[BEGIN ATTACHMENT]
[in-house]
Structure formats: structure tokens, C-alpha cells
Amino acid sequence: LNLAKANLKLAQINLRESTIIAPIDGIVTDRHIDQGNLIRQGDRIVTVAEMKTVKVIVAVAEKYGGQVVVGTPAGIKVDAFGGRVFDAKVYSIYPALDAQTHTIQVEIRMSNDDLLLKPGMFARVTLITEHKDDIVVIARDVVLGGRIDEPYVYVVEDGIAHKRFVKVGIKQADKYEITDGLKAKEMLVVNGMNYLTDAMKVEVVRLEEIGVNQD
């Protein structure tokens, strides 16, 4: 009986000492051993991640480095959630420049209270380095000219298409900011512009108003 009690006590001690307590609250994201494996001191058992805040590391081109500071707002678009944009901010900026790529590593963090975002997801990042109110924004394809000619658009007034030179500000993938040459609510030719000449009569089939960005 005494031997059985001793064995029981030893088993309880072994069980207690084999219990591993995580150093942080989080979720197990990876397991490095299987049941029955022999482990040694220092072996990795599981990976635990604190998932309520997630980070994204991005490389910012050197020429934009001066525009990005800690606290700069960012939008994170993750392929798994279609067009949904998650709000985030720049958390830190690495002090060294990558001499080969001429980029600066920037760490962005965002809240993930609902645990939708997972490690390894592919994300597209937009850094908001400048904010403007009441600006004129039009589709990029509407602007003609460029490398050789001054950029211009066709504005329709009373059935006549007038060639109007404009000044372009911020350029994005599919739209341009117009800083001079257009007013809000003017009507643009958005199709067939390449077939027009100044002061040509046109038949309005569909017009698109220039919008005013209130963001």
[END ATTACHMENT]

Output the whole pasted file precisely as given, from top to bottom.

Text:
[in-house]
Structure formats: structure tokens, C-alpha cells
Amino acid sequence: LNLAKANLKLAQINLRESTIIAPIDGIVTDRHIDQGNLIRQGDRIVTVAEMKTVKVIVAVAEKYGGQVVVGTPAGIKVDAFGGRVFDAKVYSIYPALDAQTHTIQVEIRMSNDDLLLKPGMFARVTLITEHKDDIVVIARDVVLGGRIDEPYVYVVEDGIAHKRFVKVGIKQADKYEITDGLKAKEMLVVNGMNYLTDAMKVEVVRLEEIGVNQD
């Protein structure tokens, strides 16, 4: 009986000492051993991640480095959630420049209270380095000219298409900011512009108003 009690006590001690307590609250994201494996001191058992805040590391081109500071707002678009944009901010900026790529590593963090975002997801990042109110924004394809000619658009007034030179500000993938040459609510030719000449009569089939960005 005494031997059985001793064995029981030893088993309880072994069980207690084999219990591993995580150093942080989080979720197990990876397991490095299987049941029955022999482990040694220092072996990795599981990976635990604190998932309520997630980070994204991005490389910012050197020429934009001066525009990005800690606290700069960012939008994170993750392929798994279609067009949904998650709000985030720049958390830190690495002090060294990558001499080969001429980029600066920037760490962005965002809240993930609902645990939708997972490690390894592919994300597209937009850094908001400048904010403007009441600006004129039009589709990029509407602007003609460029490398050789001054950029211009066709504005329709009373059935006549007038060639109007404009000044372009911020350029994005599919739209341009117009800083001079257009007013809000003017009507643009958005199709067939390449077939027009100044002061040509046109038949309005569909017009698109220039919008005013209130963001």